If 6,000-plus people want to run in the Sound to Narrows race, that’s fine with Doug Fritts.
What’s not fine with him is the fact that for most of Saturday morning, he felt like a prisoner in his own neighborhood.
This year’s version of the footrace surrounded the area between North 51st and 37th streets and the four blocks between North Pearl and Vassault streets. When Fritts asked people working the barricades how to get out so he could drive his wife to work, no one could tell him. She was half an hour late to her job.
Fritts and his wife moved to a home near North 50th and Bristol streets about a year ago. They didn’t know getting out during the race would be a problem.
They weren’t interested in running 10, 5 or 2 kilometers, so they didn’t know the routes would box in their whole neighborhood, then subdivide it into three smaller boxes.
The notification sailed right past them.
Race organizers explained Tuesday what that notification consists of.
“We contract with The News Tribune to deliver 2,500 letters to residents letting them know the race route, times and ways to get out of their neighborhood,” said Marce Edwards of MultiCare Health System, which puts on the race.
The notice comes with the paper and with advertising packets for people who don’t subscribe. It shows the routes, it notes that the event lasts from 6 a.m. to noon, and it reminds people that the entrance to Point Defiance Park also will be barricaded.
Fritts never saw it. Nor, apparently, did the eight people he says he met who also were trying to leave during the race.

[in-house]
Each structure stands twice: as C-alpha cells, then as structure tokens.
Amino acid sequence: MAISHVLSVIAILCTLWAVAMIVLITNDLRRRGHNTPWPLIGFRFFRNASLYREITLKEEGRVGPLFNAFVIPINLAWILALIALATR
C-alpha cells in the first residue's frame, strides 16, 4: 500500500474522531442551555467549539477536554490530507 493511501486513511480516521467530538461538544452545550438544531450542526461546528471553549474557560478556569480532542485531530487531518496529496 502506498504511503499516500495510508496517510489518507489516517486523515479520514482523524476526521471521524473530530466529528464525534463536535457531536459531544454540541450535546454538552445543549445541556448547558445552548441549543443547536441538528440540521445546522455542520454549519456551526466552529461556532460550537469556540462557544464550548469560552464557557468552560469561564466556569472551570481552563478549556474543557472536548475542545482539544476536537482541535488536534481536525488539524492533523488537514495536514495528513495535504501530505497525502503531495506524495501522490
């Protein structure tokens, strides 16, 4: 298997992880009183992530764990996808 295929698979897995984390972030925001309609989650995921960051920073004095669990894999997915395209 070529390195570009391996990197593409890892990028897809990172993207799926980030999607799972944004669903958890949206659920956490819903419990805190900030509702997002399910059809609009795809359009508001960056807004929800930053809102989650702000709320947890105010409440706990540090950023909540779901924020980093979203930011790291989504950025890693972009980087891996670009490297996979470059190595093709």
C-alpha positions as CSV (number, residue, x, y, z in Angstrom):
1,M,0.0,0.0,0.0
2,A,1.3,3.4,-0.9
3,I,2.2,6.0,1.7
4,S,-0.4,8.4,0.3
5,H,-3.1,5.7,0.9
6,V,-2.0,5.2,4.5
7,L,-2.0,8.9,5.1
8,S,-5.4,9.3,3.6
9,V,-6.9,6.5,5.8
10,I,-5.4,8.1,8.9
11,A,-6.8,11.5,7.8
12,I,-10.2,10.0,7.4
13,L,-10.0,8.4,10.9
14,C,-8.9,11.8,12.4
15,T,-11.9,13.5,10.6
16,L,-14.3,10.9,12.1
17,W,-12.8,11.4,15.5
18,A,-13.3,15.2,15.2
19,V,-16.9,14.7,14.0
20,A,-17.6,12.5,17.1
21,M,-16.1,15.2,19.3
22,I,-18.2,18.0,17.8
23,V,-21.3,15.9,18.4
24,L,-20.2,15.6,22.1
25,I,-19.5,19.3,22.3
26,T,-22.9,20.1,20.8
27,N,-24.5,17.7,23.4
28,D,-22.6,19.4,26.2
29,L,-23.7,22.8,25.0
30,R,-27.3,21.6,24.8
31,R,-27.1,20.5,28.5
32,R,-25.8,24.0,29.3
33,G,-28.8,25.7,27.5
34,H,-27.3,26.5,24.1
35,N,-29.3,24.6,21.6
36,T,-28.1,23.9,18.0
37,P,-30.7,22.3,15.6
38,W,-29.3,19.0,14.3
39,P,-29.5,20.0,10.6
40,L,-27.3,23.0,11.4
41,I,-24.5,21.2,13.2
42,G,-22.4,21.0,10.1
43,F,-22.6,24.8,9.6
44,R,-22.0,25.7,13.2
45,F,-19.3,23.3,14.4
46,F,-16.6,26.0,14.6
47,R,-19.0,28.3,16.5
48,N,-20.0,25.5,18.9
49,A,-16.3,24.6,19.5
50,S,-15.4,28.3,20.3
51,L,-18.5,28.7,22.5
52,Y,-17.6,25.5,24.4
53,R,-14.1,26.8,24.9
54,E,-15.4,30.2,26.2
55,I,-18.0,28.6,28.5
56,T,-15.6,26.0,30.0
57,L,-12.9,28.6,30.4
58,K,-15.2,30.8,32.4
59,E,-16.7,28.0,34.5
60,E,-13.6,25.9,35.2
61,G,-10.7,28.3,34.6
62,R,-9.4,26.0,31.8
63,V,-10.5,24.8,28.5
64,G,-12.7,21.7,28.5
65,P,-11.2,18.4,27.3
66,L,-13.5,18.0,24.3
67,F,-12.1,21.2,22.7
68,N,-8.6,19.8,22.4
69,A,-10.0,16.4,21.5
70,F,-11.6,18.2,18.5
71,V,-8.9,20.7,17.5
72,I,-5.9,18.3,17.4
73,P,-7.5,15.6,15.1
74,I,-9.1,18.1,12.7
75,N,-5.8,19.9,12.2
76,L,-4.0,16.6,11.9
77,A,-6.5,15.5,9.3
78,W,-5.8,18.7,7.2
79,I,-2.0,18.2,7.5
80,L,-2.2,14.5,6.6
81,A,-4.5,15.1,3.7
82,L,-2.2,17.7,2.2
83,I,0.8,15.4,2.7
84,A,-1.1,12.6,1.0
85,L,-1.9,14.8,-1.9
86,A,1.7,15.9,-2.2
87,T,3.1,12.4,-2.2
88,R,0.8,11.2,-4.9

Runners, of course, are incredulous at the notion that, on Sound to Narrows’ 40th anniversary, anyone could be unaware of it. Runners are famously up on current and local events. They might be appalled that some people could care less about Tacoma’s favorite race, or the Stanley Cup, or that the Oklahoma City Thunder played in the first game of the NBA finals Tuesday night.
But we’re out here. And, on the morning of the race, Fritts and his wife were out there, trying to leave.
At the first closed intersection at North 49th and Pearl streets, they ran into a man with a walkie-talkie.
“He must have dealt with other people prior, because he came up to the car, very aggressive, and said ‘Nope, nope. You’ve gotta find another way,’” Fritts said.
Fritts asked where that way was, and the man didn’t know.
“Is there a way to get on your radio and ask headquarters?” Fritts asked.
He said the man replied “This is for emergencies only. There’s no way I’m using that.”
Nor would the man move the barriers when there was a break in the runners.
A police officer at North 49th and Vassault directed the Frittses to North 46th and Vassault, but a barricade at 48th and Bristol blocked their way. In the end, they found an exit guarded by two young women who were not paying attention. The Frittses squeezed their car through this weak link in the barricades when there was a break in the race.
In an e-mail to race organizers this week, Fritts detailed his attempts to get out.
“Each volunteer told me they were instructed to let no one out of the perimeter. This is false imprisonment,” he argued.
It looks more like sloppy management.
Fritts’ solution is for race organizers to send registered letters to everyone inside the perimeter. But that’s too spendy.
The fix is simple: Volunteers at blocked intersections on race day should have copies of the notification that was delivered, and, in some homes, missed. It shows a map of the races, the blockades within it, and identifies the local access points at North 46th Street at Pearl and Vassault.
Based on the angry guy and the inattentive young women, some of the volunteers could also use some training.
Sound to Narrows is a community event, and it should provide a terrific experience for participants even while it meets the needs of residents in need of an exit firstname.lastname@example.org